Valley's Bloodshed Finds Voice On Canvas
17 September 2005
The Indian Express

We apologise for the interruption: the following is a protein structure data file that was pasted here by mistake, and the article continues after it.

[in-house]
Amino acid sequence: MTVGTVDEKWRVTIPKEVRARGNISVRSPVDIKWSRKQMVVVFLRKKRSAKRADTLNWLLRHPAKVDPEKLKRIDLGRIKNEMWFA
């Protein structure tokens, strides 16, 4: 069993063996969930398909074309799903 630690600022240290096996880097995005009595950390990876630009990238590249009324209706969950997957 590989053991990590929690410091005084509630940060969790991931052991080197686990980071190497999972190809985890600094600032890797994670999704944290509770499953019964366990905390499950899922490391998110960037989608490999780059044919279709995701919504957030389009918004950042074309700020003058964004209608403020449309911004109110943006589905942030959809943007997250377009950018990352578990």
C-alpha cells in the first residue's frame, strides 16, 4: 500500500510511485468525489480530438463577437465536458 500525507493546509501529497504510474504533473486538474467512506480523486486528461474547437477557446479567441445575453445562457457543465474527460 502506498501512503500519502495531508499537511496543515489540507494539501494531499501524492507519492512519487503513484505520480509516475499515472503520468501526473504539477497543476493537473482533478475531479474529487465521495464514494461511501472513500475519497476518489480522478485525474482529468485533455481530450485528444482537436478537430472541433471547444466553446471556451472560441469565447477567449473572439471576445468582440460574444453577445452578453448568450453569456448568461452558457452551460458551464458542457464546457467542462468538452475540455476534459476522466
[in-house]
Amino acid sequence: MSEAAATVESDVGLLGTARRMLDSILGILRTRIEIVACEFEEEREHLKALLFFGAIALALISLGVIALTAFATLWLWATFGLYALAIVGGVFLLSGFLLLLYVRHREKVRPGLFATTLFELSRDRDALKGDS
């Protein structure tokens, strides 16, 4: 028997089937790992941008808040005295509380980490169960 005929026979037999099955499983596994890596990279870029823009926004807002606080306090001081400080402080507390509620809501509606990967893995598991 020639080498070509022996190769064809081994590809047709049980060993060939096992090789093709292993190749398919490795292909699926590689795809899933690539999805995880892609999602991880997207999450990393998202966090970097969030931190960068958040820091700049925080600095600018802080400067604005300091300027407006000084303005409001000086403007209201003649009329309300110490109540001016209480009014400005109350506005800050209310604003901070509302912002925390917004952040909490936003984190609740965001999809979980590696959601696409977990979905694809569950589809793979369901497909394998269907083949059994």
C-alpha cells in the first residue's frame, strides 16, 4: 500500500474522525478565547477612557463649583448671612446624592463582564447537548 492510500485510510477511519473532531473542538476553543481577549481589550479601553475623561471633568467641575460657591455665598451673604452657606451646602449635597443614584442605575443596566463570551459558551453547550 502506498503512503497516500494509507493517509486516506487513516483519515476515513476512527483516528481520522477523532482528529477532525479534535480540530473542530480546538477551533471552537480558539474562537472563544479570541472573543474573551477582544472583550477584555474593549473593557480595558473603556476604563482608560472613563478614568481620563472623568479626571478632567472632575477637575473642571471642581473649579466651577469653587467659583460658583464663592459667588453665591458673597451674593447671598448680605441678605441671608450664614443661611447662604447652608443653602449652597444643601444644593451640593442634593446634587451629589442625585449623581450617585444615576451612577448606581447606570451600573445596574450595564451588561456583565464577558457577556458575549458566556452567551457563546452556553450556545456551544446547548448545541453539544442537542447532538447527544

Srinagar: Prints of hands dripping blood, snakes around the body of a man surrounded by dinosaurs-each painting reveal the hidden trauma of Kashmir. At the lone psychiatric hospital here, men and women inmates- helped by an international voluntary group-have turned to the canvas in a bid to heal hidden wounds. The paintings help doctors see what is going on in the minds of patients. This is particularly relevant when people are enable to verbalise their deep feelings and thoughts,' says Dr Arshad Hussain, the Valley's leading psychiatrist. Organised by Medicines Sans Frontiers (MSF), the exhibition at the College of Education showcased 60 works of art by 40 patients-the bloody palms were painted by Haneefa, a schizophrenic from Kupwara, who lost her brother to the violence in the early 1990s. Psychiatrists say that around 20 per cent of Kashmir's population is suffering from diagnosable psychiatric disorders-every day 200 patients visit the psychiatry hospital. 'In every family there is one, two or three members having stress-related problems,' says Stefan Hilscher, MSF's Mental Health Officer for Kashmir. 'These sketches were drawn by patients admitted in the hospital over a period of two years so that they could express their feelings and feel relaxed,' says Arshad Ahmad, art therapist. The process started in September 2003, but 'initially, they refused to draw on paper. They felt it is an exam. It took us some time to motivate them. In fact, Haneefa always stood at the window and waited for me,' he says. 'There is a stigma associated with the disease and that the hospital in the shape of a prison supports this stigmatisation,' says MSF's Hilscher. This is depicted by the patients, too. Fayaz Ahmad, a science graduate diagnosed with paranoid schizophrenia, depicts the hospital as a place of pain and trauma. His sketch shows a man-a psychiatric patient-surrounded by nails, syringes and tablets. To the right, another painting portrays the hospital as a prison.